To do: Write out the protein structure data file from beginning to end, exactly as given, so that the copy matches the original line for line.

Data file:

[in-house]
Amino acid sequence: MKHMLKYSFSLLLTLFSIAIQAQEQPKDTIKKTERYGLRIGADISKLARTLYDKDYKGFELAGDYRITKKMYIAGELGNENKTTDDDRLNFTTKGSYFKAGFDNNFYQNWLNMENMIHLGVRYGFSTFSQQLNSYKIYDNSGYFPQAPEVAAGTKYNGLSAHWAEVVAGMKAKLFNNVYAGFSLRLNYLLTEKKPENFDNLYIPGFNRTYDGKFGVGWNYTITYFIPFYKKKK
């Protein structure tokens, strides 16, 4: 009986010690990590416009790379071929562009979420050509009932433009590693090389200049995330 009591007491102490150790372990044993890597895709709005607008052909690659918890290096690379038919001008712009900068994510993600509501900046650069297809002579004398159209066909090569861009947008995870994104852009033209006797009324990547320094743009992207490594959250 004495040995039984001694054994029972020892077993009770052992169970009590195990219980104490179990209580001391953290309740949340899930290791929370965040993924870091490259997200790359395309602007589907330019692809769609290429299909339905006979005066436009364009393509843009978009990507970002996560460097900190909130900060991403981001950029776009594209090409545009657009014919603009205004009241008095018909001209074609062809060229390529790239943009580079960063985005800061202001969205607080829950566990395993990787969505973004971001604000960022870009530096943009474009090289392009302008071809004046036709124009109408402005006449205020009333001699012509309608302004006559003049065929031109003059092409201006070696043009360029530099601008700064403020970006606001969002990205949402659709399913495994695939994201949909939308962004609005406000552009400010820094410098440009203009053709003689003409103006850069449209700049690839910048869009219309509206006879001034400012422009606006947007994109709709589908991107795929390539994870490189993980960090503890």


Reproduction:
[in-house]
Amino acid sequence: MKHMLKYSFSLLLTLFSIAIQAQEQPKDTIKKTERYGLRIGADISKLARTLYDKDYKGFELAGDYRITKKMYIAGELGNENKTTDDDRLNFTTKGSYFKAGFDNNFYQNWLNMENMIHLGVRYGFSTFSQQLNSYKIYDNSGYFPQAPEVAAGTKYNGLSAHWAEVVAGMKAKLFNNVYAGFSLRLNYLLTEKKPENFDNLYIPGFNRTYDGKFGVGWNYTITYFIPFYKKKK
């Protein structure tokens, strides 16, 4: 009986010690990590416009790379071929562009979420050509009932433009590693090389200049995330 009591007491102490150790372990044993890597895709709005607008052909690659918890290096690379038919001008712009900068994510993600509501900046650069297809002579004398159209066909090569861009947008995870994104852009033209006797009324990547320094743009992207490594959250 004495040995039984001694054994029972020892077993009770052992169970009590195990219980104490179990209580001391953290309740949340899930290791929370965040993924870091490259997200790359395309602007589907330019692809769609290429299909339905006979005066436009364009393509843009978009990507970002996560460097900190909130900060991403981001950029776009594209090409545009657009014919603009205004009241008095018909001209074609062809060229390529790239943009580079960063985005800061202001969205607080829950566990395993990787969505973004971001604000960022870009530096943009474009090289392009302008071809004046036709124009109408402005006449205020009333001699012509309608302004006559003049065929031109003059092409201006070696043009360029530099601008700064403020970006606001969002990205949402659709399913495994695939994201949909939308962004609005406000552009400010820094410098440009203009053709003689003409103006850069449209700049690839910048869009219309509206006879001034400012422009606006947007994109709709589908991107795929390539994870490189993980960090503890």